Most people know Patrick 'Roach' Samuels as being a close, personal friend of deejay Vybz Kartel, and they often see him lurking in the shadows in music videos, backstage at shows, or at the studios.
He grew up in the area of Kingston known as 'South', a rough-and-tumble neighbourhood known for its bloody gun-violence in the southern part of Kingston. He attended Calabar High school before going on to Vauxhall Comprehensive High. After graduating, he got a job at the Jamaica Cement Company in the engineering department, working there for 10 years and earning the nickname, 'Mama Boy'.
"I loved working at the Cement Company, I worked as an assistant to the engineers, I got crazy love there, dem check fi me, and while I was there, mi meet Bounty Killer; Killer was the first man mek me hold $100,000 one time when him give me 4 dub plate fi a sound name Black Culture from Miami inna 1996," he said, smiling.
It was while hanging around Bounty Killer that he first met the young, ultra-talented Kartel.
You know dat is Bounty responsible for Kartel, and dem time de, Kartel used to give him crazy song, and people seh dat me and him resemble, and from dem time de, mi admire him style of deejaying, the way him string him words together. Mi recognize him talent, and mi invest $20,000 in him far in advance fi 4 tune long before him name get out big a Jamaica," he said.
Knowing all the deejays in the business and hanging around them, it was only a matter of time before he made the natural progression to being a producer.
"Mi know all the big name dem, and mi know the business but mi neva mek the step until one day, last year October, mi de de rounda Kartel and mi seh 'blow wow, deejay, you know mi need two dub plate', and him seh 'go Blacks (the producer), tell him dat yu need a riddim, at the speed of 120 and come back wid it'," he said.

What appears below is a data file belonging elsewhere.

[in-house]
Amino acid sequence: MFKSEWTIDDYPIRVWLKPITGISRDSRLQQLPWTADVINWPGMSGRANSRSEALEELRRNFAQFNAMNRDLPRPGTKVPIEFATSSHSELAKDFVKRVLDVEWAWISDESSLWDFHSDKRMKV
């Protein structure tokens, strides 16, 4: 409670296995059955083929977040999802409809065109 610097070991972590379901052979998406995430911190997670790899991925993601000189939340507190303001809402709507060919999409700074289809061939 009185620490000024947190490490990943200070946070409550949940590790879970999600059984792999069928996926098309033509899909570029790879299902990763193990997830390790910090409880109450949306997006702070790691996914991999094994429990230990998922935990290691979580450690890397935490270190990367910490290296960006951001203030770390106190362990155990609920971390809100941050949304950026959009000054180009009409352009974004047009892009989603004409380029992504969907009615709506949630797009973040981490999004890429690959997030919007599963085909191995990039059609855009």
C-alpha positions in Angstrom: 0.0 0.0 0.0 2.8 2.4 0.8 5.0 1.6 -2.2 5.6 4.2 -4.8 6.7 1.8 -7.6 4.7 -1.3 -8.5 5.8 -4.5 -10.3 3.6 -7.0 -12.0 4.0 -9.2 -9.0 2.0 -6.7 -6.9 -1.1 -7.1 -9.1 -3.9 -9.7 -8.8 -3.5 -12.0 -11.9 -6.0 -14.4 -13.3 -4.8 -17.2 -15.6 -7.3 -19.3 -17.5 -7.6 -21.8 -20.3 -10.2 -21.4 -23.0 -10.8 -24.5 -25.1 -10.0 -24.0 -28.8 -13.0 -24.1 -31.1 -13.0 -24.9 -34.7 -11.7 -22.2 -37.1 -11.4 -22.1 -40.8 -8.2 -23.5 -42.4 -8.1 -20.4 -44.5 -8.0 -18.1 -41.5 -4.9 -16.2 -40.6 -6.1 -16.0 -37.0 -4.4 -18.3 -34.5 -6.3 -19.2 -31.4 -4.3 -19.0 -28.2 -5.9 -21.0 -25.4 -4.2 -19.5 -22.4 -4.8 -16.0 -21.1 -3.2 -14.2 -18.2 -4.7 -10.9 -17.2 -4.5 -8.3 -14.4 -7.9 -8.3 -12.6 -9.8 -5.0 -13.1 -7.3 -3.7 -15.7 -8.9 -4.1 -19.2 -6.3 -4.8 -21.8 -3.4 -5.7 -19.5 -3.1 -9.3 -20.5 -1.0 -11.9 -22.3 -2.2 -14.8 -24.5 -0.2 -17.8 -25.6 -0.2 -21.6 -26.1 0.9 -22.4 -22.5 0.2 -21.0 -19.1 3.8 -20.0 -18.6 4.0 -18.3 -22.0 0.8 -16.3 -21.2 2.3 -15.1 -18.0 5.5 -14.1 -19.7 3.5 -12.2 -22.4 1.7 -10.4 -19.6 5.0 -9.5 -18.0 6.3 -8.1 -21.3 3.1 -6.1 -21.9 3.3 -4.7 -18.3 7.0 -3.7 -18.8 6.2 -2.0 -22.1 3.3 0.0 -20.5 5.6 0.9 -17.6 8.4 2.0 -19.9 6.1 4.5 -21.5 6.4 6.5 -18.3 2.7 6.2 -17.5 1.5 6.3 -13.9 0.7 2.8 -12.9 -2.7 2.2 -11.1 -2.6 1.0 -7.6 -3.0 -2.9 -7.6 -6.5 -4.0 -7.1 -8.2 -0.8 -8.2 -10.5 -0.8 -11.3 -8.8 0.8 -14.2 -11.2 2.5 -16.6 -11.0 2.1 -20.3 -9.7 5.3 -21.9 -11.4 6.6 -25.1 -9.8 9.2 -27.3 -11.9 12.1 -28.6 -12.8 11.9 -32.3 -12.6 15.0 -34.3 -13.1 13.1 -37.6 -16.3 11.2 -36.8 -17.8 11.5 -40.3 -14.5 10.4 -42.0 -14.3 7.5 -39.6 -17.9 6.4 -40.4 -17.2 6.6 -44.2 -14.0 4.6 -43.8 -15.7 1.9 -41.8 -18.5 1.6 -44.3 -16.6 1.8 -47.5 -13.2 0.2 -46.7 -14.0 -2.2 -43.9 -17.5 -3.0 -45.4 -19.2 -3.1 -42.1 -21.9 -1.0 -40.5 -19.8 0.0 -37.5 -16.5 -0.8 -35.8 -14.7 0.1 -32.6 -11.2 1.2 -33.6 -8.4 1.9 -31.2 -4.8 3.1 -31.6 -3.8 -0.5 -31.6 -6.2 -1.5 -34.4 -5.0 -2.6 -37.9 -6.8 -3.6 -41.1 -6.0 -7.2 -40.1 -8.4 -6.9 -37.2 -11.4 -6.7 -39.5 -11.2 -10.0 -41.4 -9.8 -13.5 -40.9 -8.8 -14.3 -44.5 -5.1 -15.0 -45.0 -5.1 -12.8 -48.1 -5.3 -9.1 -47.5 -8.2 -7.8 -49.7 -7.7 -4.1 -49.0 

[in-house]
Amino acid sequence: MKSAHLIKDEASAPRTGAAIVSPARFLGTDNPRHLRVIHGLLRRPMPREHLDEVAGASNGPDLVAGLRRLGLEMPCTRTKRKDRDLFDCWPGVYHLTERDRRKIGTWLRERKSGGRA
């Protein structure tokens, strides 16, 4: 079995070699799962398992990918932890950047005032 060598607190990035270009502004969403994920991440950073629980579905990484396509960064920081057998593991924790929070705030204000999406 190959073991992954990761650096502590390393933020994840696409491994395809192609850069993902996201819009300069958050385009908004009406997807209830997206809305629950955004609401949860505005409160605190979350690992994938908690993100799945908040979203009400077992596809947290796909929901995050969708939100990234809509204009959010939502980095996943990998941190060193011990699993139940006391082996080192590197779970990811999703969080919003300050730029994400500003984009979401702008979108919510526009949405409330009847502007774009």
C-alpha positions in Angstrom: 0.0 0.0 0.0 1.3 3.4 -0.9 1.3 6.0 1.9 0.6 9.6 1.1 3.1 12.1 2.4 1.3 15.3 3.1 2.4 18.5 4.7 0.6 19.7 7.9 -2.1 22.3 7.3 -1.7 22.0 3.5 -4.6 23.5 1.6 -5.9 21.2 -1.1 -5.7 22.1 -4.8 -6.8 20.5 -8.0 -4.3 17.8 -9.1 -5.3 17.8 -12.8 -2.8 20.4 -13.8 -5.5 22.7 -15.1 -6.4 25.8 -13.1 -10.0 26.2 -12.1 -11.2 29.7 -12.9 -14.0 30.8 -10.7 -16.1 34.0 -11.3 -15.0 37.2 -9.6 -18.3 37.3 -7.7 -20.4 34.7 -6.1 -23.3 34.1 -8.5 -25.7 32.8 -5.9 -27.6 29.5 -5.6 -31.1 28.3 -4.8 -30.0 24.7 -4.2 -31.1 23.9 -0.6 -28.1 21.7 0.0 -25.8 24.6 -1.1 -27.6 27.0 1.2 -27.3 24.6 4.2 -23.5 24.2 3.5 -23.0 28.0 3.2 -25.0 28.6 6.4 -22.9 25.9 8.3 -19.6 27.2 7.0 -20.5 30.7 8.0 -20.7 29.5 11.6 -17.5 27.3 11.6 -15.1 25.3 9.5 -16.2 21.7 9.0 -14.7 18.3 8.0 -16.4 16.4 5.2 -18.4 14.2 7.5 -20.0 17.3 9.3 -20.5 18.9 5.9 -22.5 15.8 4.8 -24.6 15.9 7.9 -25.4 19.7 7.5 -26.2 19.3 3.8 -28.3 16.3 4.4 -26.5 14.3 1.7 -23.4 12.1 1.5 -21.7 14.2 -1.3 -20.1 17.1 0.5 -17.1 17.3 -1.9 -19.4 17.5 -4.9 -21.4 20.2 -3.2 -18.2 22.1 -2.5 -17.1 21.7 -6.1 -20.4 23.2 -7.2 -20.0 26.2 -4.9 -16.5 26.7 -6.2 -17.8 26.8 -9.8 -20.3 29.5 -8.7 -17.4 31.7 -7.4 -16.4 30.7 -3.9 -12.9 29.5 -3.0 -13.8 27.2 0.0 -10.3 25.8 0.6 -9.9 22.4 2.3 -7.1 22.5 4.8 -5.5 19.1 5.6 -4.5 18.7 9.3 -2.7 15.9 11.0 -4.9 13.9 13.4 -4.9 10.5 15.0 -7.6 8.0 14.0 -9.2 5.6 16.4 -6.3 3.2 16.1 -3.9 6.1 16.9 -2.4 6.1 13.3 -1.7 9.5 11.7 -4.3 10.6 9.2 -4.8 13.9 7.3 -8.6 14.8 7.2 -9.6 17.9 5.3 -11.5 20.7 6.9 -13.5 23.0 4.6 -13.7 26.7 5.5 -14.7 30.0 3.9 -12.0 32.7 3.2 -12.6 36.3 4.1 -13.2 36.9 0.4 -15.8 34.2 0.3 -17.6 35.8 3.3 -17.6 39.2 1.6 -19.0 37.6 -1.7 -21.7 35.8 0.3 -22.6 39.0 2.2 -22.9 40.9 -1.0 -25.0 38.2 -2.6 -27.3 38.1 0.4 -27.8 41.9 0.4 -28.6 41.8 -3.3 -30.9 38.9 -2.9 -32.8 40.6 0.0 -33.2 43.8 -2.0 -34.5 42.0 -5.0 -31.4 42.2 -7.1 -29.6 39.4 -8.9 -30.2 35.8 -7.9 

However, when 'Roach' returned with a rhythm to Kartel, he said "Kartel fling it outta the CD player outta him car, him said mi need a badda one, ah eediat riddim dat". At this point, he pauses and laughs, and takes a pull from his burning cigarette.
"Bwoy, him no easy y'know," he said.
After that, as fate would have it, he stumbled upon the source of inspiration for his virgin project.
"I was over Kartel another day, and he was writing a song from a producer called Ellis on The Symphony riddim, but the CD contain two riddim, and mi hear a phrase, the siren, inna the riddim that mi like. So mi call Lauren Hill engineer, and tell him, amd mi get the file, go rounda Blacks, him do a magic job, him give me what mi want, and the riddim ready fi the road," he said.
The first songs he produced were 'Call Di Ambulance' by Kartel, and songs by Bling Dawg, Ward 21 and then a bouncy single by Sean Paul.
"I saw Jason (Sean Paul's brother) one day, and mi tell him dat mi have a riddim, mi give it to him, and the next day Sean call me and said that him do the first verse already, and the next day, him do the next verse and that was it. I took the next couple of months and finish the production and it ah run the road fi the last few months," he said.
The 'Siren' rhythm, which samples Quincy Jones' 'Ironside', contains the monster radio hit, 'Emergency', which recently hit #5 on the UK Dancehall charts, and is getting regular rotation on HOT 97 in New York. The distribution of the rhythm is handled by 'In the Streetz' and appears on the Time Travel label.
"Mi have a new riddim ah come out soon, it ah run the place, look out fi it," he said